Calty design team were inspired by the Los Angeles Kings' 2012 Stanley Cup win, but then again this portion of the design probably got the green light way before spring of that year. Either way I like it, along with the entire metal-finished audio/HVAC interface. While they don't really do anything more effectively than a conventional plastic button would, they work in a much more refined manner, not experiencing any of the slop and wiggle that even plague premium cars while delivering a high-tech feel. The overall centre stack is a thing of beauty, the entire upper left portion visually melding into the driver's environment.

I
2015 Toyota Avalon Limited
Photo: Karen Tuggay, Canadian Auto Press
mentioned a moment ago that the Av's touchscreen display is smaller than the new Camry's, and while some might find this a negative don't count me amongst the detractors as there are enough tablet-sized screens vying for attention these days. What matters most to me is quality, and the display resolution is sharp and crisp while all the blacks are a deep black and colours nice and bright. Navigation is standard with fabulous looking graphics and excellent functionality, while the standard reverse camera did its job well enough, although a 360-surround view system like some of the Av's competitors offer would have been appreciated. The standard SMS- and email-to-speech feature was a big bonus, mind you, and worked perfectly during my test, while the audio system displayed artist, song and album artwork when hooked up to my smartphone.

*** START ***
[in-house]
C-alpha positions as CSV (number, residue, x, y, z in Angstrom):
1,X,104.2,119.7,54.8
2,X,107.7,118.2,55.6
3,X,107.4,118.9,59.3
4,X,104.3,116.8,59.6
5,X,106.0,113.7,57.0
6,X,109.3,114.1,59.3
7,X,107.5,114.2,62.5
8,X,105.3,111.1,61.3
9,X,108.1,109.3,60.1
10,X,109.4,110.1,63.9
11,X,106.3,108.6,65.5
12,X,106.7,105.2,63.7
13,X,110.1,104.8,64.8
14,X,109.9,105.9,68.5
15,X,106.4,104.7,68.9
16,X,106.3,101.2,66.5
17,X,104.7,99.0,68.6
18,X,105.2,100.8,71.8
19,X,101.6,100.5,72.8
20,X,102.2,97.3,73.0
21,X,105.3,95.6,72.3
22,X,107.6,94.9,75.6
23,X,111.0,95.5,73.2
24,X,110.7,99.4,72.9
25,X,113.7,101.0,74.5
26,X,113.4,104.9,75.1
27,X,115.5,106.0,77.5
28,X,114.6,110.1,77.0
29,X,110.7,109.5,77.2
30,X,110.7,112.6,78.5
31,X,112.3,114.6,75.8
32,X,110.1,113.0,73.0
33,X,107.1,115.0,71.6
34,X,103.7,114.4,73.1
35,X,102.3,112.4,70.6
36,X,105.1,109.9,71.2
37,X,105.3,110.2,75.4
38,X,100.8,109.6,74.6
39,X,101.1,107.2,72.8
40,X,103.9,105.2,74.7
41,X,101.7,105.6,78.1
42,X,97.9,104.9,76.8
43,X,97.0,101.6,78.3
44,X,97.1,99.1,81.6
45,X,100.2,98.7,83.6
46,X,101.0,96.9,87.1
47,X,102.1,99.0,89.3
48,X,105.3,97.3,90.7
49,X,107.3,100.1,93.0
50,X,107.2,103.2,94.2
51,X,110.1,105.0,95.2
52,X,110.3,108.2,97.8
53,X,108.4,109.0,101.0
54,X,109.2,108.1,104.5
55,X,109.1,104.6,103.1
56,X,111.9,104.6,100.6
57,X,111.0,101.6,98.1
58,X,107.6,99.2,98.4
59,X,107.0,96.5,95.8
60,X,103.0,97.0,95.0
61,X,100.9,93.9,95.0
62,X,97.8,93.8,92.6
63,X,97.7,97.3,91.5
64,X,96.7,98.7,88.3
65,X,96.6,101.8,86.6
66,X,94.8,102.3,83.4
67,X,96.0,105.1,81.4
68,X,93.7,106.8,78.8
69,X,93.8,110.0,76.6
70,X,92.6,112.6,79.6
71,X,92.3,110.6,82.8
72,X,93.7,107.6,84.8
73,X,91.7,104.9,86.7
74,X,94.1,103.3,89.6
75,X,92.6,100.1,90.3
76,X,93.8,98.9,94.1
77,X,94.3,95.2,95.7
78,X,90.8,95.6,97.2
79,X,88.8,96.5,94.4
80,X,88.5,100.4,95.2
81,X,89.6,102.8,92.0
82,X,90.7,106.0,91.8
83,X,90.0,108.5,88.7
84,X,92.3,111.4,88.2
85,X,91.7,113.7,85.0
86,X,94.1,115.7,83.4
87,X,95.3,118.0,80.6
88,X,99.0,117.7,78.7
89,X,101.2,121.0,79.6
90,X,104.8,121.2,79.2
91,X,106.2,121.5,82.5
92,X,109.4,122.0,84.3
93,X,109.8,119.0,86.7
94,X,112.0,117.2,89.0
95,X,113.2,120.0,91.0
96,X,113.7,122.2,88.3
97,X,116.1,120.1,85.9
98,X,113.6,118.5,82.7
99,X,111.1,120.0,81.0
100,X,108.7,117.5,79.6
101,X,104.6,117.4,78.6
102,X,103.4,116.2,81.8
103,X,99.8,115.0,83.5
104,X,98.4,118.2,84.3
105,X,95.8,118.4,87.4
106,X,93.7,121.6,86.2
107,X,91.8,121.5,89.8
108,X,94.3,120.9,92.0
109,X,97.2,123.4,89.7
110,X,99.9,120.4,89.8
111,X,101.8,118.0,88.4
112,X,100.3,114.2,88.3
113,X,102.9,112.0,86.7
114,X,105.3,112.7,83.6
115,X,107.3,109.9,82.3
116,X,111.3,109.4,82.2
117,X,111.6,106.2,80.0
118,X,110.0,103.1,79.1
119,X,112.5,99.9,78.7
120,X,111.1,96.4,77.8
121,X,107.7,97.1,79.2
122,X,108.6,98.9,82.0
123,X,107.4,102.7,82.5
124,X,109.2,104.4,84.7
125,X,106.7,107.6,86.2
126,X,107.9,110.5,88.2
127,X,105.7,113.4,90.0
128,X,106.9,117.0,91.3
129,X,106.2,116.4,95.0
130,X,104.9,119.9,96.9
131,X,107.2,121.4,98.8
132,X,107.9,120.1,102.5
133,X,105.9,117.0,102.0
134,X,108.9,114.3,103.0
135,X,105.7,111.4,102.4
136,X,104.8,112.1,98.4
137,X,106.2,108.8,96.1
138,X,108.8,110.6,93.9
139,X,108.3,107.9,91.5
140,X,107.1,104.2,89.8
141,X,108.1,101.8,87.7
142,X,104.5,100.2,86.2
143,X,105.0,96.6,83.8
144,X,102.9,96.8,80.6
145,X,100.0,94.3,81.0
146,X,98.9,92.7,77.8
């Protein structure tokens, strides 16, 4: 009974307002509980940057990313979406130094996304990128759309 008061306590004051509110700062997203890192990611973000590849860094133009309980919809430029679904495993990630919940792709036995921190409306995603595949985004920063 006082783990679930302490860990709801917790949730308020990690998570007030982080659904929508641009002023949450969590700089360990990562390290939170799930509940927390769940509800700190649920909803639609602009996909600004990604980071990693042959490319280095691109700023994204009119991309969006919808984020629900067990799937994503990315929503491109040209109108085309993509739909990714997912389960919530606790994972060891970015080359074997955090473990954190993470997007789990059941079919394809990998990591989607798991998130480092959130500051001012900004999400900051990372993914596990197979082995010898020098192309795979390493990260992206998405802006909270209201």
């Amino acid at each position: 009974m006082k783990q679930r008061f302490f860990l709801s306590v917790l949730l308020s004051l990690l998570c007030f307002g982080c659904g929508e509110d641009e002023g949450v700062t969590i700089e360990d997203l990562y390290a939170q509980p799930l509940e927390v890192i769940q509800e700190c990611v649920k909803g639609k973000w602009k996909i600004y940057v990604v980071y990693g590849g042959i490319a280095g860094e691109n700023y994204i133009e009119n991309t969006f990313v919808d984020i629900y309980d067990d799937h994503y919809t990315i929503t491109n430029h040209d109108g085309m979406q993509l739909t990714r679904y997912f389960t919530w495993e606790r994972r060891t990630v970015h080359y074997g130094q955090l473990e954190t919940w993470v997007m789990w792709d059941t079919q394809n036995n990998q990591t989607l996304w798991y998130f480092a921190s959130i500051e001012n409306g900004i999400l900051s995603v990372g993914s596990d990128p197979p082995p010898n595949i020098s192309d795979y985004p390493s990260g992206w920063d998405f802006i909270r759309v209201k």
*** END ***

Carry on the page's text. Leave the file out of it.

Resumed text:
I
2015 Toyota Avalon Limited
Photo: Karen Tuggay, Canadian Auto Press
will only refer to the base stereo's specs, being that my car had the upgraded JBL system, although I've tested an Av with the entry-level nine-speaker AM/FM/CD/MP3/WMA system before and found it plenty impressive, its aux and USB plugs handy, Bluetooth streaming and satellite radio up to par with competitors, and overall sound pleasing. You can access either audio system via buttons on the steering wheel spokes of course, while the leather-wrapped wheel also offers thumb access to cruise, voice recognition and Bluetooth functionality, plus a tilt and telescoping steering adjustable below column and paddle shifters just behind.

The standard leather-clad seats are heatable up front, the driver's eight-way powered
2015 Toyota Avalon Limited
Photo: Karen Tuggay, Canadian Auto Press
perch including lumbar with memory settings, the front passenger's four-way powered, the HVAC system dual-zone and automatic with air filtration and rear seat heater ducts, the rearview mirror auto-dimming, the powered windows auto up/down all around (also not the case with the top-tier Camry), while access comes via proximity-sensing remote that also actuates the pushbutton ignition system, aluminum scuff plates greet you on entry, automatic projector style halogen headlamps with a double-eye projector ellipsoid system (PES) that combines high and low beams into a single unit, plus fog lamps and variable intermittent wipers with a mist feature enhance frontward visibility, a powered moonroof makes things feel airy overhead, power-adjustable and heatable side mirrors with integrated turn signals improve rearward visibility, and an integrated garage door opener is there when returning home.

The
2015 Toyota Avalon Limited
Photo: Karen Tuggay, Canadian Auto Press